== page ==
Sudanese President Omar al-Bashir this past week declared a state of emergency to cushion his government from the mounting protests by groups opposed to his regime, but that did not stop the protesters from hitting the streets.
On Thursday, thousands of Sudanese rallied in some of the most widespread protests of a two-month revolt against President Bashir, as emergency courts tried hundreds late into the night.
Early on Friday, President Bashir delegated his power and authority as head of the ruling National Congress Party to deputy head Ahmed Mohamed Haroun, until the party’s next general conference, the party said in a statement.
Mr Haroun, who is wanted by the International Criminal Court (ICC) for alleged war crimes committed in Darfur, was elected by the NCP as its deputy head this past week. Before then, he was governor of North Kordofan state.
The decision comes after a week of successive measures aimed at combating an unprecedented wave of protests threatening President Bashir’s three-decade rule, including declaring a nationwide state of emergency, and sacking the governors of Sudan’s 18 states and replacing them with military and security officials.
The protests, initially over high bread prices, have taken place nearly every day since December 19, and developed into the most sustained challenge that the president has faced.
Security forces have used live fire as well as teargas to disperse protestors. At least 33 people have been killed, according to official statistics, including three security personnel. Protesters believe the true toll is higher.
On Thursday, crowds gathered in and around Khartoum in the first protests since President Bashir set up the special tribunals this past week. They were heeding a call by the Sudanese Professionals’ Association, the main protests organiser, to challenge the establishment of the courts.
Over 800 people have been sent to trial, the Democratic Alliance of Lawyers, part of the Sudanese Professionals’ Association, said in a statement on Thursday. Trials continued late into the night, with verdicts ranging from release to jail time.
On Monday, the president issued a raft of edicts banning unlicensed public gatherings and giving tough new powers to police. The new courts, as well as emergency prosecutors, were established across every Sudanese state on Tuesday.
As he fights to survive until the end of his term, President Bashir will be looking to three key institutions — The Sudan Armed Forces (SAF), the National Intelligence and Security Services (NISS), and the ruling party. These powerful entities are responsible for keeping him in power, but they may not agree on his successor.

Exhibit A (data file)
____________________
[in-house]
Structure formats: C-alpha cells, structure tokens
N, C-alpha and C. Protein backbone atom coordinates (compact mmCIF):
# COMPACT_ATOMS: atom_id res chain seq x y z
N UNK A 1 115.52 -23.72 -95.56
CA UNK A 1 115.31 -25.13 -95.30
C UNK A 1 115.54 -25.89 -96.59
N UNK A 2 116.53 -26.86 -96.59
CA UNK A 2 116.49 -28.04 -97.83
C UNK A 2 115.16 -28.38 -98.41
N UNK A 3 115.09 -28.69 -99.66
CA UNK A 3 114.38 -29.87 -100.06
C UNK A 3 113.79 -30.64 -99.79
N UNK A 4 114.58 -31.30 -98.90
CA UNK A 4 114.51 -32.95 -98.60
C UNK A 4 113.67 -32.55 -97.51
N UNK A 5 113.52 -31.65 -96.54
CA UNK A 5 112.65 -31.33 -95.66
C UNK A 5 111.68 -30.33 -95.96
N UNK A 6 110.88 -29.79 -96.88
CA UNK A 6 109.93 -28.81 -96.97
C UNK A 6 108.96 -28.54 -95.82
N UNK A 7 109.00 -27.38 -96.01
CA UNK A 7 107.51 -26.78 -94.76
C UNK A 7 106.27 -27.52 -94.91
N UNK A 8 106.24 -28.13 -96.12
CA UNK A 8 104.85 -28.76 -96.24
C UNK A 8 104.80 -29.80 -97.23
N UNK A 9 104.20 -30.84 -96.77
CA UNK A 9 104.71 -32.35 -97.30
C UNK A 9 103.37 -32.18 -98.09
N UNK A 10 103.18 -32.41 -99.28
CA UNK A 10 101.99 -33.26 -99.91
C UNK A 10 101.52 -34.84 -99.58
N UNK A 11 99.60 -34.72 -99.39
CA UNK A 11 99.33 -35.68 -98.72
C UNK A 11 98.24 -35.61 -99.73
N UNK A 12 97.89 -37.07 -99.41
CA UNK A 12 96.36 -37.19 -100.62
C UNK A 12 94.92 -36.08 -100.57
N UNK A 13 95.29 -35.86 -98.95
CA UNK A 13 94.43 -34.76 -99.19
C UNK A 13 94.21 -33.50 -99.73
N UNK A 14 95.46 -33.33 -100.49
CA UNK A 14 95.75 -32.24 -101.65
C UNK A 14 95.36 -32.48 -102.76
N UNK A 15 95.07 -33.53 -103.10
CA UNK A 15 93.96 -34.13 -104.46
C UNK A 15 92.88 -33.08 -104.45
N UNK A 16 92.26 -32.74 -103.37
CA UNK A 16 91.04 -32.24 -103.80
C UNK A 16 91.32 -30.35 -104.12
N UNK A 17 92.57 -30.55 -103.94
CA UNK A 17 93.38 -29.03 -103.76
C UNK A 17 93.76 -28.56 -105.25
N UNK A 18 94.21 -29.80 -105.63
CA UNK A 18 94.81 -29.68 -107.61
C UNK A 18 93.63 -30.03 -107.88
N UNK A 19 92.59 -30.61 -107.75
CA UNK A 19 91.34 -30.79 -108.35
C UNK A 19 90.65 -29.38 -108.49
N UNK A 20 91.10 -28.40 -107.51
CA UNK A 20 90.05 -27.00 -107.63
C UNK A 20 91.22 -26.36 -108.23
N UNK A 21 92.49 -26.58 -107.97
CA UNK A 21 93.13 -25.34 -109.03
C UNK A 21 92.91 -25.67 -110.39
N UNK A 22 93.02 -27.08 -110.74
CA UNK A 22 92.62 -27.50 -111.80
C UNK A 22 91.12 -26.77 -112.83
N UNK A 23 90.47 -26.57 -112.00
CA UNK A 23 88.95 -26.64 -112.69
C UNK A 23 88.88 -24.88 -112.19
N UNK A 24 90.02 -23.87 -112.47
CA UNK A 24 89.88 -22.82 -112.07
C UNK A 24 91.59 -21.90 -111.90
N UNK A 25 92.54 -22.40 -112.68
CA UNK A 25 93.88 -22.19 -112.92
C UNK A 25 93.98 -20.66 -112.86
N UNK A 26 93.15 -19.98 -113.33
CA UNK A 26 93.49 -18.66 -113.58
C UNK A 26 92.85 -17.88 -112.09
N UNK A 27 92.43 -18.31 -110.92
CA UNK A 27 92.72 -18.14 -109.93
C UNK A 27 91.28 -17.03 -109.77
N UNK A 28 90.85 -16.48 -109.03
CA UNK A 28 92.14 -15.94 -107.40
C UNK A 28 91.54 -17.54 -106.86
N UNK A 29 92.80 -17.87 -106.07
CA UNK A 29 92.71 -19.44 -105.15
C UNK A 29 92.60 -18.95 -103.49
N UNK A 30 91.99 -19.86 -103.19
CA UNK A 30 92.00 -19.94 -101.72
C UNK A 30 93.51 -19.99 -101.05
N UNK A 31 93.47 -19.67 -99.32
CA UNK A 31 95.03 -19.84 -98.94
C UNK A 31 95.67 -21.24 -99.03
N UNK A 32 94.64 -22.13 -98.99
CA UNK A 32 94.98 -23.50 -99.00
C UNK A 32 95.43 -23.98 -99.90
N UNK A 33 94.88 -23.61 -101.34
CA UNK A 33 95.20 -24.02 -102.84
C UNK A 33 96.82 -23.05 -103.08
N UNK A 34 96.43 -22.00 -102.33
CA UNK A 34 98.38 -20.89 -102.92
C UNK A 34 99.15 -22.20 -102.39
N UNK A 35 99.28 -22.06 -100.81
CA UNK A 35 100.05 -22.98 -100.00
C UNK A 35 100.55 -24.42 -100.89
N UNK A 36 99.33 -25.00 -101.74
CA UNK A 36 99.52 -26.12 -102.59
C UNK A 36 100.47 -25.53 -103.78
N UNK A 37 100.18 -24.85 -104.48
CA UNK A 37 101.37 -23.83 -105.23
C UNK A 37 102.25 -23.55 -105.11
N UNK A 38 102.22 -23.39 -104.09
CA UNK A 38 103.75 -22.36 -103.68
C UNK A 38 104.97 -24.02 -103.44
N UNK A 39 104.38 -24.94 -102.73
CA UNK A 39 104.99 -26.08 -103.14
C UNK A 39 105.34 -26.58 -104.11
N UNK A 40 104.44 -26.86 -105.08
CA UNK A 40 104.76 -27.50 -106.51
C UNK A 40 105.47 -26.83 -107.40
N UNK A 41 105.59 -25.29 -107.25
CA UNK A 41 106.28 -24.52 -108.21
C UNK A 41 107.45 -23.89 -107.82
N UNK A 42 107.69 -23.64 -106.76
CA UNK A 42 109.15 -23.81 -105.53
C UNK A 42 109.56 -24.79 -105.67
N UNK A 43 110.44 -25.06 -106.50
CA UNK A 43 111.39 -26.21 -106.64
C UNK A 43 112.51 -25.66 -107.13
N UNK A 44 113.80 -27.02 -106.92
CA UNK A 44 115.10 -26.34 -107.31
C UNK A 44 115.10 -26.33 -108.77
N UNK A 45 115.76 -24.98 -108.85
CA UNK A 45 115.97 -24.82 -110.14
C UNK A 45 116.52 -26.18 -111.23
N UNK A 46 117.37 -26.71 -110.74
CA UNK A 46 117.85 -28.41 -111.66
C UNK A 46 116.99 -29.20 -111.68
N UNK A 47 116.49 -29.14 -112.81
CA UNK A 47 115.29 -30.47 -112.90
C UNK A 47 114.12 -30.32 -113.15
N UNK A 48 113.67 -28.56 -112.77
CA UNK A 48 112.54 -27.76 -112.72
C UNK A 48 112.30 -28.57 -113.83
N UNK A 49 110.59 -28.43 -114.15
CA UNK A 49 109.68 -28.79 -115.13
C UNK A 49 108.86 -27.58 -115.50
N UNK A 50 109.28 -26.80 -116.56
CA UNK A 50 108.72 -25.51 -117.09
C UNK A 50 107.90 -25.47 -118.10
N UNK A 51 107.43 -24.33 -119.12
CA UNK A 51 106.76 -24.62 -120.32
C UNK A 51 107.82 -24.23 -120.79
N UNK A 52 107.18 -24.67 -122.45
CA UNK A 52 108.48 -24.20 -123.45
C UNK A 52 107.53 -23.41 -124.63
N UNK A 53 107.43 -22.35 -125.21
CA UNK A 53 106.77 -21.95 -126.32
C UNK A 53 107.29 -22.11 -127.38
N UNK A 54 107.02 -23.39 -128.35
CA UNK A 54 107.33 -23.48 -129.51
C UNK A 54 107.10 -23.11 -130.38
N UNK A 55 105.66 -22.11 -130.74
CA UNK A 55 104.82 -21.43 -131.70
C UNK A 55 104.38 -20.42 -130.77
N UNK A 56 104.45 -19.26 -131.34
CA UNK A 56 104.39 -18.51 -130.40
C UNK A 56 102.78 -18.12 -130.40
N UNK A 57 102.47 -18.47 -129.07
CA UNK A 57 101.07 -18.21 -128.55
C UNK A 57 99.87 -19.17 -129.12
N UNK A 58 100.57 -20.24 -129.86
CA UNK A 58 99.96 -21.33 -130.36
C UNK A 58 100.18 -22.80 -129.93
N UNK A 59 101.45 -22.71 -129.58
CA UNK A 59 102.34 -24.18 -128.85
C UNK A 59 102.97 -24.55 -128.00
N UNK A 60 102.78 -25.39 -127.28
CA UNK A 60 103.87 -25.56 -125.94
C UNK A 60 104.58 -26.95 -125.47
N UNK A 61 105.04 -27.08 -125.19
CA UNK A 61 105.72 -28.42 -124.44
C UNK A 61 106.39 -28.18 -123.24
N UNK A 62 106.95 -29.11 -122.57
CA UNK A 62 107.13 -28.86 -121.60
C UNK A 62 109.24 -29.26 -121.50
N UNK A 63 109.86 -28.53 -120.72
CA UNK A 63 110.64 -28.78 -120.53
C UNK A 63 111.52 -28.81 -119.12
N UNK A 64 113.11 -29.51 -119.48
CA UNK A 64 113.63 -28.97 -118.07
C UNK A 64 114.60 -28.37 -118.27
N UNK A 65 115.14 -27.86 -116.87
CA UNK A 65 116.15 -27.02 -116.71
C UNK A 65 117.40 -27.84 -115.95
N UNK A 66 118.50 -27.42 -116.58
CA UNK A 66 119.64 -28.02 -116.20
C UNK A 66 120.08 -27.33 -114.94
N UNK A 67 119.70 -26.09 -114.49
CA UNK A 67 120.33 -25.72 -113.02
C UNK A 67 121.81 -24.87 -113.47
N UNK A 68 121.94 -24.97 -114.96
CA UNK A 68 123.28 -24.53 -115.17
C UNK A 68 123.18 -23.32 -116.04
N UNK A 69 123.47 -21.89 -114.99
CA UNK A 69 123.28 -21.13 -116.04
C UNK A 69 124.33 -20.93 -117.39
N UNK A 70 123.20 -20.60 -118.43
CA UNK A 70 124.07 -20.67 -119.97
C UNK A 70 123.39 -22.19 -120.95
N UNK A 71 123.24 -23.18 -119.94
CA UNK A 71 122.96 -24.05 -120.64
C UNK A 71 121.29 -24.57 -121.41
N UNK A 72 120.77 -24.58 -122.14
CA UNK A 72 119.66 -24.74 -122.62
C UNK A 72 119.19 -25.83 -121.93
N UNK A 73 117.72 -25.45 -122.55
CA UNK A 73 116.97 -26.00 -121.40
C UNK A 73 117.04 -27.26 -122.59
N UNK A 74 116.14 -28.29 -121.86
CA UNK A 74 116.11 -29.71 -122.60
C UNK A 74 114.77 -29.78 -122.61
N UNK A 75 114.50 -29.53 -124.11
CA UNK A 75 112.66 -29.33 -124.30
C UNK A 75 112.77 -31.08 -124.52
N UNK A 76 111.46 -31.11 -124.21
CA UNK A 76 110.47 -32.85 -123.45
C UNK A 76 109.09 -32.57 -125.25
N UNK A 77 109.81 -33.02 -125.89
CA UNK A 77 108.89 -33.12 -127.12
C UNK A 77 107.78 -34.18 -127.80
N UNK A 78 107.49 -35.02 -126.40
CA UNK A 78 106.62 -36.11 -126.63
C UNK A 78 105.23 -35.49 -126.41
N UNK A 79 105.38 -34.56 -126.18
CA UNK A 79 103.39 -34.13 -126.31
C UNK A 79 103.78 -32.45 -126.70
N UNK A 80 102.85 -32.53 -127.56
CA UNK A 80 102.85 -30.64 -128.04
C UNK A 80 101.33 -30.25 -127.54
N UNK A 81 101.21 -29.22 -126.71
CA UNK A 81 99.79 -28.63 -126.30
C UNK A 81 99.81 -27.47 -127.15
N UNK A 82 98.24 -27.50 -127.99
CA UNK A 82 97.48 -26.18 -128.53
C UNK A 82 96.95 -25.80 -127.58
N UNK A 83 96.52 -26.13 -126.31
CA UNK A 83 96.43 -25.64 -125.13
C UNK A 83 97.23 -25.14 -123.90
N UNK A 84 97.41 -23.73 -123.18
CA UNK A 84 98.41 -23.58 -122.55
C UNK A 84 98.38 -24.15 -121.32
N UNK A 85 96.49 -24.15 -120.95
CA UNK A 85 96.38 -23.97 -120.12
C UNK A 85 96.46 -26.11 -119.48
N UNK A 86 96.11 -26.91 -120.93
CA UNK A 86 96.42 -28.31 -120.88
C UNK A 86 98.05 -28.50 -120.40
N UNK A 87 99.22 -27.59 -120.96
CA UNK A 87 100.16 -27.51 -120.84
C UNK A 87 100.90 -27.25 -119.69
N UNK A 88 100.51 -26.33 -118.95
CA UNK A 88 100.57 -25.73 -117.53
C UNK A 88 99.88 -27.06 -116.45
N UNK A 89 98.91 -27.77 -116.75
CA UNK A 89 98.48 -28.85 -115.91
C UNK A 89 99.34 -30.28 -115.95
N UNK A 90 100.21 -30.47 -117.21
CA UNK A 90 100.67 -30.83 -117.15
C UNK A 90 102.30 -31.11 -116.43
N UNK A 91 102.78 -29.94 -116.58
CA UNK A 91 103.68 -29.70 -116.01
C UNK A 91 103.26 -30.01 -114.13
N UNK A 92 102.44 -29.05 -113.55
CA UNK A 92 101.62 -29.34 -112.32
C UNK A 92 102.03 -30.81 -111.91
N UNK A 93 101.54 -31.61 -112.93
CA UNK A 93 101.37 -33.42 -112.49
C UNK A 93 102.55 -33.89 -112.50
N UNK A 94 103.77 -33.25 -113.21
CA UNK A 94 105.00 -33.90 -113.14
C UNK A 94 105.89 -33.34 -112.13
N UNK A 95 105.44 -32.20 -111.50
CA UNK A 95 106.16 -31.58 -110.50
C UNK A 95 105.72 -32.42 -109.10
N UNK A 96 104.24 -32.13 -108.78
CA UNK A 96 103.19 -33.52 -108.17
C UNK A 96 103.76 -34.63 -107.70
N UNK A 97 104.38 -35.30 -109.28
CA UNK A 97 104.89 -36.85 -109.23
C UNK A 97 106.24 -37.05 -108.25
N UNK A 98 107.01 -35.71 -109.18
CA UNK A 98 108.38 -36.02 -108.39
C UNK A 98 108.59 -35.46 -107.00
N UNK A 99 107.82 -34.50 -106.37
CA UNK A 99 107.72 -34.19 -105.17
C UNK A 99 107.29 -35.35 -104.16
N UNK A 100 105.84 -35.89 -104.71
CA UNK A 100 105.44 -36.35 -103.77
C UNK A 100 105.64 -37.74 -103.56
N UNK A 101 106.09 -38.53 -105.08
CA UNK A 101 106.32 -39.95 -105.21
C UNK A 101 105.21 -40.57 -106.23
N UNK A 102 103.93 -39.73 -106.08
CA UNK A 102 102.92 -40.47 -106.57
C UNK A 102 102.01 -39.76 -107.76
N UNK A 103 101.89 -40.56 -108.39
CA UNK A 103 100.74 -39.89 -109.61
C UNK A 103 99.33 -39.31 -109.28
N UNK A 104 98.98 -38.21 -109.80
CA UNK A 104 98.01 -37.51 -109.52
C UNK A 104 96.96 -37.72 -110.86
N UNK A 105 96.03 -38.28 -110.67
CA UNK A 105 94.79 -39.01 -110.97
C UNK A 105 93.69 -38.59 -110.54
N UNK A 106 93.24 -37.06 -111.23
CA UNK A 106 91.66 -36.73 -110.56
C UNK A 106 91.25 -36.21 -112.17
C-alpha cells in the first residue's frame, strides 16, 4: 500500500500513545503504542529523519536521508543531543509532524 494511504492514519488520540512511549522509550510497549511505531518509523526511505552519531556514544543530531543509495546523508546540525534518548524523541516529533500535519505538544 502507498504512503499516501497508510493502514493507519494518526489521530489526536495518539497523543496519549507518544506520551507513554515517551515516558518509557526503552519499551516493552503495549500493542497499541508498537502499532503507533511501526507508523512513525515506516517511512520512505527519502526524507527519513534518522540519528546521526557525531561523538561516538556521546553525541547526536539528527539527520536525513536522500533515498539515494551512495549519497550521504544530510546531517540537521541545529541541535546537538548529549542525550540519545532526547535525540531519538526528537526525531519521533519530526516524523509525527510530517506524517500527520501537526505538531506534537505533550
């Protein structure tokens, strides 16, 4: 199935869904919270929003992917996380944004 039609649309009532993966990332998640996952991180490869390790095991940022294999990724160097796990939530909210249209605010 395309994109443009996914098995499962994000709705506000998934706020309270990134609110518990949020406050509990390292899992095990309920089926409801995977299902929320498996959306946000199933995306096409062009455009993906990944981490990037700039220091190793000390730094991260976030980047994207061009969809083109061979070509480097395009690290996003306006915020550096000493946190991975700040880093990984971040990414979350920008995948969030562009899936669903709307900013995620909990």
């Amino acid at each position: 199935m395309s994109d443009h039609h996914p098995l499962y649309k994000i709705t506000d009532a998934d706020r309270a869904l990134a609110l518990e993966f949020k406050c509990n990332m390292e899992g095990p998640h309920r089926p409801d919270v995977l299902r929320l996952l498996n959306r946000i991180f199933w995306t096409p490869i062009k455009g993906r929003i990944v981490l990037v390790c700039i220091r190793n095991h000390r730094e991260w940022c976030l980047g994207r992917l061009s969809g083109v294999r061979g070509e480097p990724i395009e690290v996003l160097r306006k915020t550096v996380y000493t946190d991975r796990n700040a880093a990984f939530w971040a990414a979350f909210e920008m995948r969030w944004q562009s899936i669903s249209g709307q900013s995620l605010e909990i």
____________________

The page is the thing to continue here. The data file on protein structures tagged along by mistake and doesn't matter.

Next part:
Mathias Muindi, an independent political risk analyst focusing on the Horn and the Great Lakes, told The EastAfrican that by declaring the state of emergency till February 2020 —two months to the elections — President Bashir is telling the world that he is ready to go, but he is determined to finish his term in April 2020 so that he can manage his succession.
“The challenge is that the opposition organising the protests does not trust anybody with deep links to the NCP and the military, while the armed forces won’t allow a successor fronted by the opposition,” said Mr Muindi.
President Bashir — who appears to have abandoned the plan to amend the Constitution to allow him to contest in 2020 — is believed to have narrowed down to four names as potential successors.
These are Mr Haroun, newly appointed First Vice-President and Defence Minister Awad Ibn Ouf, NISS Director Salah Abdallah Gosh, and former governor of Gezira State and Prime Minister Mohammed Tahir Ayala, whom he had picked as his successor in 2017 but saw him rejected by the NCP.
But President Bashir’s biggest challenge is how to manage the transition. He must take into account the mood within the SAF, which has people indicted for atrocities and war crimes by the ICC and humanitarian agencies.
Mr Gosh, a 62-year-old veteran, has been involved in Sudan’s intelligence services since the 1980s. The NISS is in charge of the former Janjaweed operatives who have been renamed Rapid Support Forces. They are said to be responsible for violently quelling the protests, and arresting and torturing opponents. They would prefer a transition that does not see them held to account over these allegations.
Mr Gosh headed Sudan's national intelligence service for about a decade until 2009, when he was appointed presidential security adviser. He was dismissed from that post in 2011, and later in 2012 was arrested for allegedly planning a coup. The president later pardoned him and he was reinstated in February 2018.
New PM Mr Ayala is an administrator who has the total trust of President Bashir and who has been entrusted with governing the food basket of Gezira and the Red Sea State, which host Port Sudan.
President Bashir will also be careful not to upset the powerful forces within NCP. While former first vice-president Bakri Hassan Salih has been cast aside in favour of Mr Ouf, he was one of the guards who was with President Bashir in the 1989 coup and who still retains influence within the party.
Mr Muindi says that President Bashir has three options. He could use the one-year state of emergency to negotiate with the NCP, some members of the opposition and the international community on the guarantees and safety for his family and close allies who could be implicated in corruption, human-rights abuses and financial mismanagement.
Second, he could leave now but seek to be allowed to pick his successor — which could bring division between the NCP and armed forces. And third, he could hang on until the bitter end, by increasing repression.